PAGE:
During a working group this week at SFI, roughly a dozen ecologists and computer scientists will explore ways emerging technologies might help researchers better understand why and how individuals in migrating groups make the choices they do.
Researchers meet at SFI this week to understand how two evolutionary strategies -- migration and cooperation -- might have co-evolved, and in what situations one strategy prevails.
SFI External Professor Jim Hartle has been named a member of the American Philosophical Society.
In a study published in Nature Climate Change, SFI External Professor Jessika Trancik and colleagues assess the market value of storage technology such as batteries, pumped hydroelectric, and compressed air energy storage.
Jerry Sabloff has been selected by the American Anthropological Association to receive its 2016 Alfred Vincent Kidder Award for Eminence in the Field of American Archaeology.
Human niche construction has dramatically re-shaped the global biosphere over time, according to newly published research by SFI External Professor Melinda Zeder.
SFI Science Board member Marc Feldman has received the Kimura Motoo Award for his contributions to the field of human evolution.
This week, SFI External Professor Aaron Clauset received the 2016 Erdős–Rényi Prize for Young Scientists from the Network Science Society.
Crop prevalence adds to the evidence that Madagascar and the Comoros Islands were colonized by people from South Asian Islands rather than from Africa, a new paper suggests.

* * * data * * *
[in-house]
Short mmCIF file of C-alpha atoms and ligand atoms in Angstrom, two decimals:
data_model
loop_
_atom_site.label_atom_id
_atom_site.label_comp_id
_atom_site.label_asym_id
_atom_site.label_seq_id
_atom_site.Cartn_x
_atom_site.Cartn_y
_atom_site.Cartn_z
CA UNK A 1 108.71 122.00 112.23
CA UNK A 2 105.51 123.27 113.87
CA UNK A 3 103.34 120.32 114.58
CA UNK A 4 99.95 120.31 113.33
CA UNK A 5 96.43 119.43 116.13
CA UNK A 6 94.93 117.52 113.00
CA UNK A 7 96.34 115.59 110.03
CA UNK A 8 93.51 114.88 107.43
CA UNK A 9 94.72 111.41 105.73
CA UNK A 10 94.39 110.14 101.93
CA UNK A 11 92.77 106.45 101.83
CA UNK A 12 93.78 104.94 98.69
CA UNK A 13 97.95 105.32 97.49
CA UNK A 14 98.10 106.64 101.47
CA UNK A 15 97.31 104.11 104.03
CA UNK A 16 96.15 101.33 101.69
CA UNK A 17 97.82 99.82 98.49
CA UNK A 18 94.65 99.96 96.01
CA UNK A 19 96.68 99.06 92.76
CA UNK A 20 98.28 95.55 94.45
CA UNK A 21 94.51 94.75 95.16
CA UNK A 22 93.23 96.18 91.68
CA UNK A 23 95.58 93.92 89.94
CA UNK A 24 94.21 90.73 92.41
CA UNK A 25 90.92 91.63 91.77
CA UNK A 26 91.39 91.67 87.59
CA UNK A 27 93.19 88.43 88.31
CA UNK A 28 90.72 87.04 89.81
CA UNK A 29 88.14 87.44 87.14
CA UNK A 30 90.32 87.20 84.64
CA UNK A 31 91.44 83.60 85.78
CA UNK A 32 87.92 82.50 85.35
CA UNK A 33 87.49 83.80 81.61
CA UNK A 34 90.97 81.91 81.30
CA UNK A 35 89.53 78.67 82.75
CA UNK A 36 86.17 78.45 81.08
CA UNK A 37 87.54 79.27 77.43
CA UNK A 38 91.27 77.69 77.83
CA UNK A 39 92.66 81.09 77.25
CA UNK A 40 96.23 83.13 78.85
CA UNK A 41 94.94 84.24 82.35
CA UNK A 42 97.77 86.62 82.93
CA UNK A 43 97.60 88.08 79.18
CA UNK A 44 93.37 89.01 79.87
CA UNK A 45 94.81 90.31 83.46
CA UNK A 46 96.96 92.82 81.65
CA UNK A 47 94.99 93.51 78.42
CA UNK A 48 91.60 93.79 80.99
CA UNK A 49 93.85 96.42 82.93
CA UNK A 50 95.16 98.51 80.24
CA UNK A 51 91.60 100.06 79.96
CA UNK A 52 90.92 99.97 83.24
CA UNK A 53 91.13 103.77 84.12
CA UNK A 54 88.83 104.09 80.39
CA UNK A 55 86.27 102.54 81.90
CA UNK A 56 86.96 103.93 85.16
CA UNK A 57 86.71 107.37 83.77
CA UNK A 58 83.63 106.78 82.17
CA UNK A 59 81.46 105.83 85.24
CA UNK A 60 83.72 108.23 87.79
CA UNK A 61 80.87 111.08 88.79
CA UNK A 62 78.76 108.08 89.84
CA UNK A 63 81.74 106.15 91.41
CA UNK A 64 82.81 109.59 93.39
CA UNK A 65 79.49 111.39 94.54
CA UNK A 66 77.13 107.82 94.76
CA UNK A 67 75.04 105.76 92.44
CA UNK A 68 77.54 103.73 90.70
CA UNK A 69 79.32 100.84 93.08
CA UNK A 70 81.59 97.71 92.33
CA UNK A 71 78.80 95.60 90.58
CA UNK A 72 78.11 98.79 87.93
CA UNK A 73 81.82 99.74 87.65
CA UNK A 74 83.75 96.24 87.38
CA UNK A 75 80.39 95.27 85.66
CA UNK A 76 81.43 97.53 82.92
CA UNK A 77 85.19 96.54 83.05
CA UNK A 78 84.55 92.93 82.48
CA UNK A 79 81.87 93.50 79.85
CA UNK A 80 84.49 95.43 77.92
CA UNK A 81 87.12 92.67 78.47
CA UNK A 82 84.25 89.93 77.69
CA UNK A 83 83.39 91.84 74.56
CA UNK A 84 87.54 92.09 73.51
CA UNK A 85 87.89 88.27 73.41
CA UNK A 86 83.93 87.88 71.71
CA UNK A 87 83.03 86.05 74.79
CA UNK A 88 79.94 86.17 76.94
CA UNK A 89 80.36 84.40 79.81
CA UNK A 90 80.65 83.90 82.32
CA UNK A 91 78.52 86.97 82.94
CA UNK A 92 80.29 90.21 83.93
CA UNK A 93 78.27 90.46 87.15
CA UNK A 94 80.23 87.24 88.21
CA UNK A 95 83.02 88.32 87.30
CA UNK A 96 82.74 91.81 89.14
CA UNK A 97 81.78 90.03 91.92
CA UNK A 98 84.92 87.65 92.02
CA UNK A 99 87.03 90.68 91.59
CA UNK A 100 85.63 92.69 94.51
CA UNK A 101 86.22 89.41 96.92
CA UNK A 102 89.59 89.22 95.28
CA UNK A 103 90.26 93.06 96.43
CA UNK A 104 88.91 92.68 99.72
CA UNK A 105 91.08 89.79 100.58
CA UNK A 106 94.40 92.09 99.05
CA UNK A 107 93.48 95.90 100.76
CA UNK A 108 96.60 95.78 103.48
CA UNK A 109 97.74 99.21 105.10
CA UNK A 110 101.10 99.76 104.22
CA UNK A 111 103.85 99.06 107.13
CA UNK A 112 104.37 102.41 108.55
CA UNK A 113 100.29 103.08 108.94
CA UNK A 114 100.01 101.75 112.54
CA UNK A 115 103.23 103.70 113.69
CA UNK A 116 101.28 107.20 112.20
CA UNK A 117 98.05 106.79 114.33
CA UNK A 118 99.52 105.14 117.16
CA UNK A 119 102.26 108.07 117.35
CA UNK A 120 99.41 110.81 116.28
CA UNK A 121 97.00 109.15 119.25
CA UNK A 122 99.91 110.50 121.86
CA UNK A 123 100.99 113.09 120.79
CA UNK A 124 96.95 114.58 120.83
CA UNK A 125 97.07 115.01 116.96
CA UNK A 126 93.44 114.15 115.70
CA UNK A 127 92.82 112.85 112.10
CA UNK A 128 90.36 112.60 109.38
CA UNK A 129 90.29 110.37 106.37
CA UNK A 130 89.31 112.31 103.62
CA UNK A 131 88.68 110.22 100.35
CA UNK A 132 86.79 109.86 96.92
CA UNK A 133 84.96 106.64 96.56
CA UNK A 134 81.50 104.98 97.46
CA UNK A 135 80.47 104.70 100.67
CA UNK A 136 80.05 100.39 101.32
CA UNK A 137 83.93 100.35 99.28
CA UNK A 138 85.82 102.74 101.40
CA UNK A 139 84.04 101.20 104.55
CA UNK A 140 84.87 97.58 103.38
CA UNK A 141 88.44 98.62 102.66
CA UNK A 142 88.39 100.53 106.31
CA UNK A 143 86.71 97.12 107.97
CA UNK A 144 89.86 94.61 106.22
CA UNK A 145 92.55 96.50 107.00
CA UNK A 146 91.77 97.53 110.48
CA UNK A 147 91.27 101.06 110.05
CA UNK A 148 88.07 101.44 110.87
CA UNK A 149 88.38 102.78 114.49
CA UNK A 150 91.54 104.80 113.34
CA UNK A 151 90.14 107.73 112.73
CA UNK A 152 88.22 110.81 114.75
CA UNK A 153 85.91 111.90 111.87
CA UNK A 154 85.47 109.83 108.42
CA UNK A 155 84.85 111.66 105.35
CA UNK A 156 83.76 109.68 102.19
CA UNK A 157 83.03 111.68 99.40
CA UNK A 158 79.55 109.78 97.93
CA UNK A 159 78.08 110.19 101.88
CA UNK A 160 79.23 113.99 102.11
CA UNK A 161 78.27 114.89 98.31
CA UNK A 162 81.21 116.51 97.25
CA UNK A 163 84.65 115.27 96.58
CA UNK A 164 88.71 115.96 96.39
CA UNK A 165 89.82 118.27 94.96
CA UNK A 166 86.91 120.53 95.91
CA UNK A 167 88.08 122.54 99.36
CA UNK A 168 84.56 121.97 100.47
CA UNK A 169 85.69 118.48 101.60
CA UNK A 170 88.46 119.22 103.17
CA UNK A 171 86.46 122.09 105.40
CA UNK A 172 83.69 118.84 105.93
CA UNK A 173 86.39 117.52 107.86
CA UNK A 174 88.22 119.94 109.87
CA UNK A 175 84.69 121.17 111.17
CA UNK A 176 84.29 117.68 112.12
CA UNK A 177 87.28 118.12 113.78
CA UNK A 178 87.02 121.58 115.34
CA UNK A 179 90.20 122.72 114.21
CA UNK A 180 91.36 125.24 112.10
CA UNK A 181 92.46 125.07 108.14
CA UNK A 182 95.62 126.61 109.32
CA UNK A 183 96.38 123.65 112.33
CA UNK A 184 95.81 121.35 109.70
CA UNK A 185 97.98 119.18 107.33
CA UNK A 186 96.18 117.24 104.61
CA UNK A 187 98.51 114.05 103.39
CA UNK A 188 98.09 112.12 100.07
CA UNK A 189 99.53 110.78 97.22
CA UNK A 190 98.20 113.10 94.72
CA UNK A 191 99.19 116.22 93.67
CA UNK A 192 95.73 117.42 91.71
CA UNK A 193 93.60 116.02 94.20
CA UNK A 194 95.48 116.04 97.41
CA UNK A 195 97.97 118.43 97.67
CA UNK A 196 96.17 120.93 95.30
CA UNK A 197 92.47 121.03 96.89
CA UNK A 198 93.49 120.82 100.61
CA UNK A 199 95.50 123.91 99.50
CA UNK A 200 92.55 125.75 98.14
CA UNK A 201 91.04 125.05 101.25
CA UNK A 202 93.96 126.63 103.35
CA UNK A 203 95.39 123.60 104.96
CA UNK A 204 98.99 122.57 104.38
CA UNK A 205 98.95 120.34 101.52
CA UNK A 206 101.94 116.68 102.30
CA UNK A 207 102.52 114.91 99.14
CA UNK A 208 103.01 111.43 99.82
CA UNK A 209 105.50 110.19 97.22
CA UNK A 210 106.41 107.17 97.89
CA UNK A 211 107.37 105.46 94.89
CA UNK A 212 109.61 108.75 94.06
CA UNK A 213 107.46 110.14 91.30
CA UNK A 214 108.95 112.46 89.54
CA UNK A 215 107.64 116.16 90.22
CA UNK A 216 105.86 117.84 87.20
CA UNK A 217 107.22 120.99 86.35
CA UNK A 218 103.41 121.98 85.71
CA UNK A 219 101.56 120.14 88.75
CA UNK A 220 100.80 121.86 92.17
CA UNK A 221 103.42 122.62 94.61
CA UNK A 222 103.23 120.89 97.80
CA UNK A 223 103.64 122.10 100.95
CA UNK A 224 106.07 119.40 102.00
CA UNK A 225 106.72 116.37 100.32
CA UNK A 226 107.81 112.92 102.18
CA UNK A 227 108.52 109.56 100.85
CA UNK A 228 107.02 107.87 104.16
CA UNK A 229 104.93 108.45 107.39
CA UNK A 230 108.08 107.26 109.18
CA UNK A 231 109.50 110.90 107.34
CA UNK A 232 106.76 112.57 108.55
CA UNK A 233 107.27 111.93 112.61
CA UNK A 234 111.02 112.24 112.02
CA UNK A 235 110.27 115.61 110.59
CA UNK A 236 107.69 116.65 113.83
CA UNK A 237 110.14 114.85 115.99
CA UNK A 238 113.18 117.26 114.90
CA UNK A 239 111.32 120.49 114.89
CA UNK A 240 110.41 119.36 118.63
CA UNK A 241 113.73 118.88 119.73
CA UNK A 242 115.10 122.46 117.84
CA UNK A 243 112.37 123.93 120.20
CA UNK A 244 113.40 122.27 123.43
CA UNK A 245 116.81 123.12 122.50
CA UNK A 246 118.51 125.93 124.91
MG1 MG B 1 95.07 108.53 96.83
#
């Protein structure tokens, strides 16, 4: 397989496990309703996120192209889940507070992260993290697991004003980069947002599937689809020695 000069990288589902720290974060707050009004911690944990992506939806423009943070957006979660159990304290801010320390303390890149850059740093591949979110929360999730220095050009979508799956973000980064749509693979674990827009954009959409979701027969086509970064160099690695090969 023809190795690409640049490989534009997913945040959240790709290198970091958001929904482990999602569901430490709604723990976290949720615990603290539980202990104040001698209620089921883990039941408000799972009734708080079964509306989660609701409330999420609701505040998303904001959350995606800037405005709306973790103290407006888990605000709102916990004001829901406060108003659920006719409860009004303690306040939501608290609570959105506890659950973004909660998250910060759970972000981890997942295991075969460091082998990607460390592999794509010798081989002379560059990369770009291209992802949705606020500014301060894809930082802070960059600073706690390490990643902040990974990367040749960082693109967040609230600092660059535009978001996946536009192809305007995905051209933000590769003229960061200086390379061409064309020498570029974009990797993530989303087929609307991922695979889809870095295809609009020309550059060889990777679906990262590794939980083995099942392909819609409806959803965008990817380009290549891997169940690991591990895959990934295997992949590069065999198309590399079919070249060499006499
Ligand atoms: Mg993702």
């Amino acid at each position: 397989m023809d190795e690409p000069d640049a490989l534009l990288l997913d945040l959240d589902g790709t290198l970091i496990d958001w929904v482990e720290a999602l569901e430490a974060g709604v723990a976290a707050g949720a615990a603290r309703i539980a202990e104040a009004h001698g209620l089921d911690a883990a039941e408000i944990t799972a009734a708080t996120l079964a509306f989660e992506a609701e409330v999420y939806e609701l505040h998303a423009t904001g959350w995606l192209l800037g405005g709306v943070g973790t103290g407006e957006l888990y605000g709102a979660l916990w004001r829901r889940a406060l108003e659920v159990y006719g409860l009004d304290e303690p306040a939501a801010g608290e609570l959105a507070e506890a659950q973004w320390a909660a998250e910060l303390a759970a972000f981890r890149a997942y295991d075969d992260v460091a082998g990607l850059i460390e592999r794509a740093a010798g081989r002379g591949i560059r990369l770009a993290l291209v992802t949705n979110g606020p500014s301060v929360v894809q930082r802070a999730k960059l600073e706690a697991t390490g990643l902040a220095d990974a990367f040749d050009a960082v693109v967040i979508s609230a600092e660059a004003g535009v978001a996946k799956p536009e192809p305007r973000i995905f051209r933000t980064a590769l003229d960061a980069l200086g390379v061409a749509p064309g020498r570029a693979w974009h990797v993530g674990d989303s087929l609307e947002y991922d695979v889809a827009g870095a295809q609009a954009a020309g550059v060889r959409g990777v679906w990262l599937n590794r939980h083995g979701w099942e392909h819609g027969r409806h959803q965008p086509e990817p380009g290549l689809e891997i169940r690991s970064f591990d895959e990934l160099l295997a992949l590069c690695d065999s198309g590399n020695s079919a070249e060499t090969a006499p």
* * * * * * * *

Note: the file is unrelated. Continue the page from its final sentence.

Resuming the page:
Science Board member Simon Levin wins National Medal of Science for his research in ecological complexity
This week the president awarded SFI's Simon Levin the U.S. National Medal of Science—the nation’s highest honor for achievement and leadership in science.
Deciding whether two symmetries are alike is a longstanding problem in group theory, the mathematical study of symmetry. This week at SFI, a working group meets to tackle the mathematical curiosity with implications across diverse scientific fields.
On April 12, Carlos Castillo-Chavez unraveled the complex factors that fuel the spread of deadly diseases, and how we can use our knowledge of them to prevent future outbreaks. Watch the video here.
15 SFI postdocs retreated to a home in the wooded foothills near Santa Fe recently for three days and three nights of intense scientific research. Their goal: starting from scratch, produce novel, transdisciplinary results in just 72 hours. They called the event 72 Hours of Science, or 72h(S).
“Assembly of scaffolding” is a phenomenon that spans disciplines and refers to a feedback process in which production networks lead to higher-order regulatory networks, which in turn affect the evolution of the production networks.